Actually our legal system is based on English common law with some influences from ancient Roman law.

    What it isn’t is based on the bible. Anyone following biblical law today would be doing multiple life sentences in prison. Warren Jeffs tried it and got life + 20 years.

  • matty1

    I should have added to clarify the above


    (1) When arguing for privilege on the grounds of being a huge majority – anyone who is not actively in favour of mass murder since morals come from Jebus dontchaknow

    (2) When arguing that you are a persecuted minority – only members in good standing of the Reformed Baptist Church (Reformation of 1919) Upper Toefuck Congregation (right side seats only).

  • http://www.facebook.com/profile.php?id=1159674804 robertbaden

    The Ten Suggestions is Jewish law anyways. Different set applies for non jews.

  • http://motherwell.livejournal.com/ Raging Bee

    Wow, I just got through complaining about how ugly, ungainly and incoherent AA’s monument is, and now we have criticism of said monument that’s even more ugly, ungainly and incoherent.

  • Draken

    Correction: most societies forbid murder within the tribe. Murder and rape of those outside the clique is generally endorsed or even encouraged.

  • http://en.uncyclopedia.co/wiki/User:Modusoperandi Modusoperandi

    Draken “Correction: most societies forbid murder within the tribe. Murder and rape of those outside the clique is generally endorsed or even encouraged.”

    Really? Hurray! /me runs across border

  • http://www.facebook.com/profile.php?id=1360322113 aaronbaker

    I mean, who do those atheists think they are? Christians?

  • shadowwalkyr

    Ah, yes. The age-old “we dish it out all day, every day; how dare you suggest we take it even once?” argument. It’s practically a religion all by itself and Bill O’Reilly is its prophet.

  • http://en.uncyclopedia.co/wiki/User:Modusoperandi Modusoperandi

    Look, in America Christianity is the default, and since it’s the default the civilized thing is to let Christians have exclusive, uncriticized, access and control. That’s just common sense.*


    And the same goes for “white”, “of western European [English] descent”, “heterosexual”, and “male”.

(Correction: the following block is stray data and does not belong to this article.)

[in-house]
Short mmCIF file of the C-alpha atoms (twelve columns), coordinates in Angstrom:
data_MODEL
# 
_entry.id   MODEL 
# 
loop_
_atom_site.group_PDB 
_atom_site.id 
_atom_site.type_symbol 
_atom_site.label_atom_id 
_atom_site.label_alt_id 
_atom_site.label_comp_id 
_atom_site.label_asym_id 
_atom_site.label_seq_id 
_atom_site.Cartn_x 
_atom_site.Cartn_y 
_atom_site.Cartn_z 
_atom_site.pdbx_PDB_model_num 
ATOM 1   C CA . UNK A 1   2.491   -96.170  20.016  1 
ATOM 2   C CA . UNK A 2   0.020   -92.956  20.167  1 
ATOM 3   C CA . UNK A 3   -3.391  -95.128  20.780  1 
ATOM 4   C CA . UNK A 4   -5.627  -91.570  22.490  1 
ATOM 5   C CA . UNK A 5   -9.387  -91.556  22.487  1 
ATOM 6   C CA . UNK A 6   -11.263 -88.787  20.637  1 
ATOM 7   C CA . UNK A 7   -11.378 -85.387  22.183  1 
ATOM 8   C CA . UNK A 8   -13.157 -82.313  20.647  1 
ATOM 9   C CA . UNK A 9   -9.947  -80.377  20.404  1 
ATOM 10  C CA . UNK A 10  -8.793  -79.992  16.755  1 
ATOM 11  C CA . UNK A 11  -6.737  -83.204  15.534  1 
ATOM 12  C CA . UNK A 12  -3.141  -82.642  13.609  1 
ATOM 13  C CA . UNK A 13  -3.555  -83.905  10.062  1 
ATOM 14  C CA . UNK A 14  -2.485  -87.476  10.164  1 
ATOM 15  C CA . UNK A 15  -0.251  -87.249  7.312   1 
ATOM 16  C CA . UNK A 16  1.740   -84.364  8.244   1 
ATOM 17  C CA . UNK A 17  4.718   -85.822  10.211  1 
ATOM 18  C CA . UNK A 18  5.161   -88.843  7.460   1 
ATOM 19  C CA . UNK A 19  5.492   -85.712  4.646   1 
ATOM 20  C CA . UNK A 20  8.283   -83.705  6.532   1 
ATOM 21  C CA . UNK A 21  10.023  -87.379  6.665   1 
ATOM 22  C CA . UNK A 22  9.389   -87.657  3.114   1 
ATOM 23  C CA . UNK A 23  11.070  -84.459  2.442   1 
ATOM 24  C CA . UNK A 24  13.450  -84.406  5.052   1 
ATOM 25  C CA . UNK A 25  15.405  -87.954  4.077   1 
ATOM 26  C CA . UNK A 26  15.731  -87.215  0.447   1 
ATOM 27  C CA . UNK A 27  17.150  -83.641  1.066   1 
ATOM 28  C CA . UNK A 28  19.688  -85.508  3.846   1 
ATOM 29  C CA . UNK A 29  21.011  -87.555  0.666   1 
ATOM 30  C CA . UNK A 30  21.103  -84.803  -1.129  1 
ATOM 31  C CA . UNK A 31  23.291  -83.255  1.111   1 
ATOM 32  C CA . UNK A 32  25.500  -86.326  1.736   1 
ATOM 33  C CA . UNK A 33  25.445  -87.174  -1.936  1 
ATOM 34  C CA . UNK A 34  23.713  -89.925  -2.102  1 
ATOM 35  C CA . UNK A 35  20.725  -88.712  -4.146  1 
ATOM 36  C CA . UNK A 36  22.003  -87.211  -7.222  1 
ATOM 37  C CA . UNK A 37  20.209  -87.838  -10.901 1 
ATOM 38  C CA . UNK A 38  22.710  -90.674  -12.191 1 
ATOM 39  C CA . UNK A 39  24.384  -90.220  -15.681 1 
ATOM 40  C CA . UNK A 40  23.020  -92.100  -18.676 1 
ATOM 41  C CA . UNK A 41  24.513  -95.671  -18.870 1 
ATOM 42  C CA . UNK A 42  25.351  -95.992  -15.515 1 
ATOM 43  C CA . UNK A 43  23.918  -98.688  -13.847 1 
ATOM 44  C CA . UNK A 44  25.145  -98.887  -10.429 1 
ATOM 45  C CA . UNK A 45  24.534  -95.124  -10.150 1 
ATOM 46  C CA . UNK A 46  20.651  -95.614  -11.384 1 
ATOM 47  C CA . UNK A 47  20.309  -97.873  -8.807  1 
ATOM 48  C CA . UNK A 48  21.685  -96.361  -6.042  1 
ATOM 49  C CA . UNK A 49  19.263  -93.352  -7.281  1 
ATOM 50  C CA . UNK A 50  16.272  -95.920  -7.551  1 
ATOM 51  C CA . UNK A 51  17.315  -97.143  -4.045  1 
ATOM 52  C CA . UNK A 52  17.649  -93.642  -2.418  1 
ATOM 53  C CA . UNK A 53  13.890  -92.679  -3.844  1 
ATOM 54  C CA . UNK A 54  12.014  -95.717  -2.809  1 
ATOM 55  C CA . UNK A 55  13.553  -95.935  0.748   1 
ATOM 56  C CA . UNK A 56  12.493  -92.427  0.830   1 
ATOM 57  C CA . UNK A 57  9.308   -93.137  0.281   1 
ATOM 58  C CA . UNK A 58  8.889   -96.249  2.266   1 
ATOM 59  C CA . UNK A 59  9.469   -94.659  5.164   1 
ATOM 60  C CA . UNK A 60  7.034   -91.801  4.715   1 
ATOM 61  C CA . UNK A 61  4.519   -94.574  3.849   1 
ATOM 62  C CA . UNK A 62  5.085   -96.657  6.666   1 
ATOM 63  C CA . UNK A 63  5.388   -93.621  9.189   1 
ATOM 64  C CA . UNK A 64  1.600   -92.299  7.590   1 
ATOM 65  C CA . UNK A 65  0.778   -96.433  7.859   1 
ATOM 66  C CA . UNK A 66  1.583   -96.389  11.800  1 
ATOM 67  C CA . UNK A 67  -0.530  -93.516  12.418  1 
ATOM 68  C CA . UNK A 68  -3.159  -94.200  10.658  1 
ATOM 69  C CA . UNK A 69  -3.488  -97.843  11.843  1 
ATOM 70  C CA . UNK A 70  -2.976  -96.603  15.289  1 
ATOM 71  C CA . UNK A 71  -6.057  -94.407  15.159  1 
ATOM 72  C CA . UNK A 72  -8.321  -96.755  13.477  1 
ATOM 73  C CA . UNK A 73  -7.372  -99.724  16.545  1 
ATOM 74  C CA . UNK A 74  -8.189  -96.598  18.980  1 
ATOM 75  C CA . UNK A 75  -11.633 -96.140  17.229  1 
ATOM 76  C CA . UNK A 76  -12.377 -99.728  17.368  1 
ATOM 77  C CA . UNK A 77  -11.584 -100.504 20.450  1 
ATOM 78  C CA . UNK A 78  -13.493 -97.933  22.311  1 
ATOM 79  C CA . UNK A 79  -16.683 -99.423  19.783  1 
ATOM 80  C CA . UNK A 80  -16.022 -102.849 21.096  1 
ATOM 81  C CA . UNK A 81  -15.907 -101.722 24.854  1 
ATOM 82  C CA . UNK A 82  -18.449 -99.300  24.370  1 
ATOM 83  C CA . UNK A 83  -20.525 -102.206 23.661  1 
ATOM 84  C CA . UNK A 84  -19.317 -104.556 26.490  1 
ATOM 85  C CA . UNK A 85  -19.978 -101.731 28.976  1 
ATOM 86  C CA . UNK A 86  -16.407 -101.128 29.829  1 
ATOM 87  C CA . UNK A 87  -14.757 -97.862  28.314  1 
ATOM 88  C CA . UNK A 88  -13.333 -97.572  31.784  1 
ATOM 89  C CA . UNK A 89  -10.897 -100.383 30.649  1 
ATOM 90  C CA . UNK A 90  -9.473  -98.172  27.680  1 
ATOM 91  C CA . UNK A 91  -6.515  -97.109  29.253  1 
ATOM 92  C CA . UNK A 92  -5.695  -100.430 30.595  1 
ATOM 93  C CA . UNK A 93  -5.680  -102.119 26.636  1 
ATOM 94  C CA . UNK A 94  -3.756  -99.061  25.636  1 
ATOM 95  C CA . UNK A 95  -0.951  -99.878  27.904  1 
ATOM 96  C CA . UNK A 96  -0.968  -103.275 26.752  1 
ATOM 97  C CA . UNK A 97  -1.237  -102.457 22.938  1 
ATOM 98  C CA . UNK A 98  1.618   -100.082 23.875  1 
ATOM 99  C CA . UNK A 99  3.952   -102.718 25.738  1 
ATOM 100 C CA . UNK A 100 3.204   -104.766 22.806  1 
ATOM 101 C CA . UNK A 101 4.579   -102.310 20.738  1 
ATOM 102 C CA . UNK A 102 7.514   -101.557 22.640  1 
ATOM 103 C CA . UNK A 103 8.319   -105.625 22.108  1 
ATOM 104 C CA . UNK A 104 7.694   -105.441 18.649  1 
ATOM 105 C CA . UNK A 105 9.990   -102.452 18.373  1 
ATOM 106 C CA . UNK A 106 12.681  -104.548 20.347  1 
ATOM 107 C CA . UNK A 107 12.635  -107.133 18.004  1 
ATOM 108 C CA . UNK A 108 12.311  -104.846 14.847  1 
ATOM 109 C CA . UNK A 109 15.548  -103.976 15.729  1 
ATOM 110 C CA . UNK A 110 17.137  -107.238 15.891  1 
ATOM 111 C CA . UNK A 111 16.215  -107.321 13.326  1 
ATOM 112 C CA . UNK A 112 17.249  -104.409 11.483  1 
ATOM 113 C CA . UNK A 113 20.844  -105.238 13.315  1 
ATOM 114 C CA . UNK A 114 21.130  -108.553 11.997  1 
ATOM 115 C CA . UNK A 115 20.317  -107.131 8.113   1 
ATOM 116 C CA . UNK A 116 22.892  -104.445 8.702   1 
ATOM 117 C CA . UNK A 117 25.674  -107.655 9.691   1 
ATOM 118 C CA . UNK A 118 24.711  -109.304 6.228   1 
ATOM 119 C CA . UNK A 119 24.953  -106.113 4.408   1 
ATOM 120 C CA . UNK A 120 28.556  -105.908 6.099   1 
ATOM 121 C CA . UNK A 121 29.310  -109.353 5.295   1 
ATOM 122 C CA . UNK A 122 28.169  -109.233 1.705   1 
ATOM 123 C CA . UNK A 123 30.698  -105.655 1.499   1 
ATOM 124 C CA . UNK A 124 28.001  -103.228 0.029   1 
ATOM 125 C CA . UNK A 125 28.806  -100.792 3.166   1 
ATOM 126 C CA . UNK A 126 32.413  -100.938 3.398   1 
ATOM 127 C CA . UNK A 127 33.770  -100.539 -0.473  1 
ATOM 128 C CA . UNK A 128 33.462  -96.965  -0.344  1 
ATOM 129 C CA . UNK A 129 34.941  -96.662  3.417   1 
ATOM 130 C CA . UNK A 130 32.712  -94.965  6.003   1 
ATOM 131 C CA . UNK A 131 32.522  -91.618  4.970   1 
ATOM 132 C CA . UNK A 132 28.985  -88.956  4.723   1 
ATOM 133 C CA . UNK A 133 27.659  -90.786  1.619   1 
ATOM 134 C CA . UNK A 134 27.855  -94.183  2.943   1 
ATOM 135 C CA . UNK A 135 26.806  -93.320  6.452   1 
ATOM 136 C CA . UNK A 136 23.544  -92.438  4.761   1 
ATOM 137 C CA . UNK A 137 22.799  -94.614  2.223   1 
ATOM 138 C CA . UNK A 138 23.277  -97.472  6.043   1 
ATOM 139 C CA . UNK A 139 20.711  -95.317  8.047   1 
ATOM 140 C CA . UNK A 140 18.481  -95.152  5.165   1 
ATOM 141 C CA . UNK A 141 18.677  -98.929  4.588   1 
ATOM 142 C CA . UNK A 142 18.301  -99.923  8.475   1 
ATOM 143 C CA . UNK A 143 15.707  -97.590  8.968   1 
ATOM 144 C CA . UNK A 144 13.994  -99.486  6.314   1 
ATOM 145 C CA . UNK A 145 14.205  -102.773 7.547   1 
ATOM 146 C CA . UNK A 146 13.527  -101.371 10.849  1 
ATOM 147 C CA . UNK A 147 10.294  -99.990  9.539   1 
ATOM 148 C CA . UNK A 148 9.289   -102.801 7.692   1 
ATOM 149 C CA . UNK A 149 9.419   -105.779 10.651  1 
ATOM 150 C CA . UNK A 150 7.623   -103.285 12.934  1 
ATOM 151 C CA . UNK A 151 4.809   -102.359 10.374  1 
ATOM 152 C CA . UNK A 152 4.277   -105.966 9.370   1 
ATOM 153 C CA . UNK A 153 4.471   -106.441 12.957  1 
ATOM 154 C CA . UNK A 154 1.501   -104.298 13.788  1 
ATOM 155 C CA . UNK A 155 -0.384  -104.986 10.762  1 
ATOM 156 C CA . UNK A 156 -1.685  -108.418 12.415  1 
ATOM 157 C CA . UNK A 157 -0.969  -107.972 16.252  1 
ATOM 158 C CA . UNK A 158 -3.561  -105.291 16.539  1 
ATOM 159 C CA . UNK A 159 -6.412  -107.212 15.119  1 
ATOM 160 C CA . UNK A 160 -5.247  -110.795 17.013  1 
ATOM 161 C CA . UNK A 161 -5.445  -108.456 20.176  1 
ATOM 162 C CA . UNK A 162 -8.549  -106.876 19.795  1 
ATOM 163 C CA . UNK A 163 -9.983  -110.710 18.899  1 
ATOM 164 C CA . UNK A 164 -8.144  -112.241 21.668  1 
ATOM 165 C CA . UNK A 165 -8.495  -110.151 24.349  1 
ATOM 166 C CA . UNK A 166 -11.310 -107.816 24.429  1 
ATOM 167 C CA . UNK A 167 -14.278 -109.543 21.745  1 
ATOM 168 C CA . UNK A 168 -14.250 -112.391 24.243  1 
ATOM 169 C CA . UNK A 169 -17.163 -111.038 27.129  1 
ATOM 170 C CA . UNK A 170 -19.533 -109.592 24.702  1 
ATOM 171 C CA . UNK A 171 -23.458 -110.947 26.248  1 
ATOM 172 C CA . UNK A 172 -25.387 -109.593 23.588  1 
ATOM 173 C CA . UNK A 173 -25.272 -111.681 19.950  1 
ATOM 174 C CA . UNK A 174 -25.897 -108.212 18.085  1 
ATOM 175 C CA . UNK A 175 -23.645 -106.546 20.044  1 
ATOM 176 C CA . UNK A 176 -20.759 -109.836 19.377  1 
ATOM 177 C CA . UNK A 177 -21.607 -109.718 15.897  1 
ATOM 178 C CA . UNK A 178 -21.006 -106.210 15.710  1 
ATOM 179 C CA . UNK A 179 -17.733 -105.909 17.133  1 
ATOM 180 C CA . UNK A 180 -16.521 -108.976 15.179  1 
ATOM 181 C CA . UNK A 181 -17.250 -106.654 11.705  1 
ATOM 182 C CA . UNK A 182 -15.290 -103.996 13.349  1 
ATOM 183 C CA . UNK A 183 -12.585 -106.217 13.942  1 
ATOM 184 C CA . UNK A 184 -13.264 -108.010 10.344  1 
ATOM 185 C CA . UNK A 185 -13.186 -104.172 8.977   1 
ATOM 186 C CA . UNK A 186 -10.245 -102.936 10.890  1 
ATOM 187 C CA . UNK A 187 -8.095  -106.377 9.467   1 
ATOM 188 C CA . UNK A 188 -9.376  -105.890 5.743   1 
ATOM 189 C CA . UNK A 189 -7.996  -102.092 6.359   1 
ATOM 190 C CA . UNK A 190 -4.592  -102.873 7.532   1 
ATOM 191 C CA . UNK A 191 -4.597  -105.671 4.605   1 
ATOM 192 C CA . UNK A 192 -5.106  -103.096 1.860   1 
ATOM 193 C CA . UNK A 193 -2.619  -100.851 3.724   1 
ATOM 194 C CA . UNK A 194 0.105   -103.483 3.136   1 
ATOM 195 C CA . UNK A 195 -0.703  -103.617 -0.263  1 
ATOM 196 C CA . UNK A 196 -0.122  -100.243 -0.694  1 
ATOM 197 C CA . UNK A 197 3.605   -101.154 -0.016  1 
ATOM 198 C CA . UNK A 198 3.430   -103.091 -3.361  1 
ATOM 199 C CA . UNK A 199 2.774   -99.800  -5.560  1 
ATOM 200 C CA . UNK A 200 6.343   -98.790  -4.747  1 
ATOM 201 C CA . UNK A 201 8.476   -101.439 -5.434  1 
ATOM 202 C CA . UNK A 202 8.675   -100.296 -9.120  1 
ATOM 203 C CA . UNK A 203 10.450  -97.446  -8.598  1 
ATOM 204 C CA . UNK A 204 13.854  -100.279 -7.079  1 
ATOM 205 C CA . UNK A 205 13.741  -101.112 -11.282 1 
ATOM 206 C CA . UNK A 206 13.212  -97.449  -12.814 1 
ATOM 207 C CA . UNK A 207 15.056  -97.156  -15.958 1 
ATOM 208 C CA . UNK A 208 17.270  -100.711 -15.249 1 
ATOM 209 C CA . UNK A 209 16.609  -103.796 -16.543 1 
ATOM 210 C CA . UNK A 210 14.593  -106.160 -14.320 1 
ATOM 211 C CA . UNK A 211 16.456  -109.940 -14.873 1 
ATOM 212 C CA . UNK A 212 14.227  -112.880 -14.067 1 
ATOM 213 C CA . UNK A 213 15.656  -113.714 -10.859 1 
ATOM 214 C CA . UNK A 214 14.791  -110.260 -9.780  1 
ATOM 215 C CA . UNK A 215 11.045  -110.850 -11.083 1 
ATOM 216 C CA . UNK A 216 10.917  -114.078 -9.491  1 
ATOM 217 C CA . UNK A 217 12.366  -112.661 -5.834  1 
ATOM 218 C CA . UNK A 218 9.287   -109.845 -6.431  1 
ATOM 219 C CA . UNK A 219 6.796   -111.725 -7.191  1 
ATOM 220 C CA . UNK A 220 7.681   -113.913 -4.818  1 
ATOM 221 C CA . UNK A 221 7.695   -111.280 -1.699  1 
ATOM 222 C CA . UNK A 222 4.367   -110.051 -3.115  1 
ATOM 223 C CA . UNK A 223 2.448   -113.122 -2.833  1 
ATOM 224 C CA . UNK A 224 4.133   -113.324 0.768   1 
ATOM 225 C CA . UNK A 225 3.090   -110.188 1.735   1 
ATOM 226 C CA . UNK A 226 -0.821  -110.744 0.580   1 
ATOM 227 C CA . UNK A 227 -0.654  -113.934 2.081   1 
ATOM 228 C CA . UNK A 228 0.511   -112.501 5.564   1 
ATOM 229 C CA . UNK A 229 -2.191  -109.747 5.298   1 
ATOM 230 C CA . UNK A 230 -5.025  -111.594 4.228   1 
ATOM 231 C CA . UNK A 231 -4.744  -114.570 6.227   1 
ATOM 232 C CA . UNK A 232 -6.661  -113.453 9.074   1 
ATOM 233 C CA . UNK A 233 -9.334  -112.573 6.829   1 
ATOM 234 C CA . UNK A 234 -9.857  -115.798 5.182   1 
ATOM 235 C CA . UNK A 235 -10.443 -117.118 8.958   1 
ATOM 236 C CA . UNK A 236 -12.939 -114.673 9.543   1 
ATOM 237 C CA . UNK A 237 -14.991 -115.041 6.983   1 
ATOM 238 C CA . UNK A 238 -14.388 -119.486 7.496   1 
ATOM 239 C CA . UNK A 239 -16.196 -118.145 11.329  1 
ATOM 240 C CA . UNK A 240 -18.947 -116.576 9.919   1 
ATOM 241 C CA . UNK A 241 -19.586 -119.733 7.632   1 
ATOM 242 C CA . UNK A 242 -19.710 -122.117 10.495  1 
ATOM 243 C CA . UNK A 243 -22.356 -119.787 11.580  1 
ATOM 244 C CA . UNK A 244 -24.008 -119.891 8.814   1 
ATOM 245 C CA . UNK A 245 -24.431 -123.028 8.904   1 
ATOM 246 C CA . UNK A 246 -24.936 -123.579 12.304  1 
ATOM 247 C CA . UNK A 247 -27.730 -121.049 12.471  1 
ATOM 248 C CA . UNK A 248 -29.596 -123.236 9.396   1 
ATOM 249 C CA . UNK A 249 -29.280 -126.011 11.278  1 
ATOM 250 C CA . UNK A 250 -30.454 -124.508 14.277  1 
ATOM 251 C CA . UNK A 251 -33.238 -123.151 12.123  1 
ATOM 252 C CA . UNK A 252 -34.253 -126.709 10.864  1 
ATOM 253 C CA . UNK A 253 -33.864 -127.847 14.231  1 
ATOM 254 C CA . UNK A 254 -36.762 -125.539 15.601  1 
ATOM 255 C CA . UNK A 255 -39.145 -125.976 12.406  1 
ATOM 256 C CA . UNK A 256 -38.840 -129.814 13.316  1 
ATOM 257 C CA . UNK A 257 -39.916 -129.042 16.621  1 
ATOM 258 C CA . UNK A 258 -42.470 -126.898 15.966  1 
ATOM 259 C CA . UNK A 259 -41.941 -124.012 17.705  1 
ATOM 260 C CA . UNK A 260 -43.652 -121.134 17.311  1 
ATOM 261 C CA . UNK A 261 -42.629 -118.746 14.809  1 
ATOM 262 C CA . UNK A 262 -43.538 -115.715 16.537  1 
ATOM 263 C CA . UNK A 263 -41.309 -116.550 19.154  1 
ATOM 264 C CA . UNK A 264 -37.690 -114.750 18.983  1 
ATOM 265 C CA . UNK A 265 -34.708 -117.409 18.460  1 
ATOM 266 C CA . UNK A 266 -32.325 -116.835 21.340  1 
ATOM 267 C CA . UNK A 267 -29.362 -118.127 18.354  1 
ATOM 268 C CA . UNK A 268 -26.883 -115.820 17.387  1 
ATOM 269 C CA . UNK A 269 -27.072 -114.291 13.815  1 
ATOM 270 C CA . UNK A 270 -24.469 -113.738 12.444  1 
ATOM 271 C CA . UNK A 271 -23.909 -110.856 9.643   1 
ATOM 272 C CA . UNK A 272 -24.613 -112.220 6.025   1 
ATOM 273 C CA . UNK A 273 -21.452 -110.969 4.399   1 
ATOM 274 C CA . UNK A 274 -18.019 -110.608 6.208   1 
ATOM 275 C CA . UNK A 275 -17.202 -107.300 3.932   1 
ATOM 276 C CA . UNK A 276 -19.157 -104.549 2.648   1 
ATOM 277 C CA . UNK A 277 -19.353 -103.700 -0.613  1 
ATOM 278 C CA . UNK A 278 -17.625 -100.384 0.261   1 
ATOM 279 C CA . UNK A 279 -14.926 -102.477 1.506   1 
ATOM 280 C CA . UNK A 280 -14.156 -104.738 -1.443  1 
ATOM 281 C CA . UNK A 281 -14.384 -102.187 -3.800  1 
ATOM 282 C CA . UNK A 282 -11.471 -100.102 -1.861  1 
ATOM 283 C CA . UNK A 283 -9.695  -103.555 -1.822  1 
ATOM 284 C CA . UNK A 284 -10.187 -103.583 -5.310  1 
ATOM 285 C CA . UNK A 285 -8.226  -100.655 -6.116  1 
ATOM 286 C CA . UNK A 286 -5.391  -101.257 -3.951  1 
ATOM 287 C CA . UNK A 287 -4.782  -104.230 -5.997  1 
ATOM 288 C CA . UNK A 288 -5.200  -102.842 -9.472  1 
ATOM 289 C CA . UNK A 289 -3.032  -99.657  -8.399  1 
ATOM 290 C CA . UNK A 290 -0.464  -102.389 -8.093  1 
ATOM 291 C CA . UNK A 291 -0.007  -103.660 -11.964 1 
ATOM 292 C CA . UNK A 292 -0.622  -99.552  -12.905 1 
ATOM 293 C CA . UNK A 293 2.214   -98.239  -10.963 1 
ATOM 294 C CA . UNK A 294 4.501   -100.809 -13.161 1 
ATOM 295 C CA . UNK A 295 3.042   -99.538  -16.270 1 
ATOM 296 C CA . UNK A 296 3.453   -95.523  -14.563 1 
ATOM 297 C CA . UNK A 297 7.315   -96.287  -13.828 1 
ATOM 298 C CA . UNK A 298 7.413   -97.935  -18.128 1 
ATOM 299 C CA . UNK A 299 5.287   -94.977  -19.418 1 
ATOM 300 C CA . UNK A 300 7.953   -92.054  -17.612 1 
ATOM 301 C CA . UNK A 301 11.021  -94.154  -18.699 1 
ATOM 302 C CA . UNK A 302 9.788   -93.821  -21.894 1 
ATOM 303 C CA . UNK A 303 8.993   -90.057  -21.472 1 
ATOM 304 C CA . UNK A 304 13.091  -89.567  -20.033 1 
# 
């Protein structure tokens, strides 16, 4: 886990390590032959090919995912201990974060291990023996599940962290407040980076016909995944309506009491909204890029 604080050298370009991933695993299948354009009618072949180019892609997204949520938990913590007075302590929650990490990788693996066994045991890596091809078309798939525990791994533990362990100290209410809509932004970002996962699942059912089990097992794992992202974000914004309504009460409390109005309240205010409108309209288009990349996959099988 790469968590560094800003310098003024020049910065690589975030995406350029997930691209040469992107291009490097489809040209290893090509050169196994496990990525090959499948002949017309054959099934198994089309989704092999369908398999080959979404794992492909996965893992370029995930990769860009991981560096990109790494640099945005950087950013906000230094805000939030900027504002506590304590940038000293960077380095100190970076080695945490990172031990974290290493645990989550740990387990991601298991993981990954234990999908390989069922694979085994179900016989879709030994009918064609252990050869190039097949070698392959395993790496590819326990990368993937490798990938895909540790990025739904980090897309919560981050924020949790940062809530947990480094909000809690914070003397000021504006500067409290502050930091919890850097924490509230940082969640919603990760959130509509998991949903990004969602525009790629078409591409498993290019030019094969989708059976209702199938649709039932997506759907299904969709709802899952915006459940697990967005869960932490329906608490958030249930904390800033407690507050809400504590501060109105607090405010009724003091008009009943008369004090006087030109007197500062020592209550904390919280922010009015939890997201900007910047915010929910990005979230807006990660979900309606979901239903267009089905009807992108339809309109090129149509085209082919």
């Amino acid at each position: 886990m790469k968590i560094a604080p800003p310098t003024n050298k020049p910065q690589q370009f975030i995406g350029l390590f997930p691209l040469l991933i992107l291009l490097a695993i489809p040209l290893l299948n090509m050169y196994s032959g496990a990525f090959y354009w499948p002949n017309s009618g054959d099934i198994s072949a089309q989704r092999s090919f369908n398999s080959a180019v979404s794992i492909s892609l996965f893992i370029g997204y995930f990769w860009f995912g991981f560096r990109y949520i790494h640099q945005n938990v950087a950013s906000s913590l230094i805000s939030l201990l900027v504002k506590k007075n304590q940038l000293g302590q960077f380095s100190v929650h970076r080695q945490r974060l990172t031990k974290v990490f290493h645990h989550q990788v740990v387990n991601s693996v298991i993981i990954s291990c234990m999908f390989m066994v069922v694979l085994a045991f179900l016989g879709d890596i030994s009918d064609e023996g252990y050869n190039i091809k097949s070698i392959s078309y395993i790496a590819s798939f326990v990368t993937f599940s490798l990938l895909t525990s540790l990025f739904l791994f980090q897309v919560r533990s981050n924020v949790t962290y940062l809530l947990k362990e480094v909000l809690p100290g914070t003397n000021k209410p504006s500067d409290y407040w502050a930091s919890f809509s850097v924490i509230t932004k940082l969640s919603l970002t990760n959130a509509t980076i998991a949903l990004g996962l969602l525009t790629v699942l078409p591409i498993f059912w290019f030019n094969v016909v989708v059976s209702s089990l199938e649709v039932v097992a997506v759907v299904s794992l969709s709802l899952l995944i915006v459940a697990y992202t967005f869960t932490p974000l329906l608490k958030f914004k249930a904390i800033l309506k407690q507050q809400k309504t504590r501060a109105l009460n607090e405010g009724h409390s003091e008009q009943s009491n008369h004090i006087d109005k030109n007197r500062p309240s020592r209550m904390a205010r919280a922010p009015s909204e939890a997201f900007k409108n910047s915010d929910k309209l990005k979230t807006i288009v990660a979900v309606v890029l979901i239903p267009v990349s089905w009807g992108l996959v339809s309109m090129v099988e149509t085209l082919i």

p.s. “This video is private”

  • http://www.facebook.com/profile.php?id=100001345954729 Gwynnyd

    @ Raven #4

    Actually our legal system is based on English common law with some influences from ancient Roman law.

    Oh nonsense. I was once assured, by a minister with an advanced degree in “Youth Ministry” from some Christian college, that the Anglo-Saxons and Vikings had no law until the Romans came with the Bible and they were so impressed with the account of a trial by the Sanhedrin that they there and then adopted jury trials for themselves. So it IS *Biblical!!!1!!! See?

    When I tried, gently, to explain the basis of Anglo-Saxon law to him and that it did not include that, he got all snippy about my degree not being as important as his “advanced” degree in Youth Ministry so obviously I didn’t know what I was talking about and I needed to do some more Bible reading. Sigh.

  • Artor

    You described Tucker as “terminally smarmy.” Does that mean he will soon die of his smarminess? I’d like to watch the final stages of that process. For medical research, you know.

  • dingojack

    Gwynnyd – did you explain, at least, that Vikings and Saxons came to England (since both groups* are largely came to only England) after the Romans had left?!?



    * Some places had one or the other, but not both.

  • http://festeringscabofrealityblogspot.com fifthdentist

    I thought there more than 2.5 that are not actually laws.

    1) No other gods than Bible-monster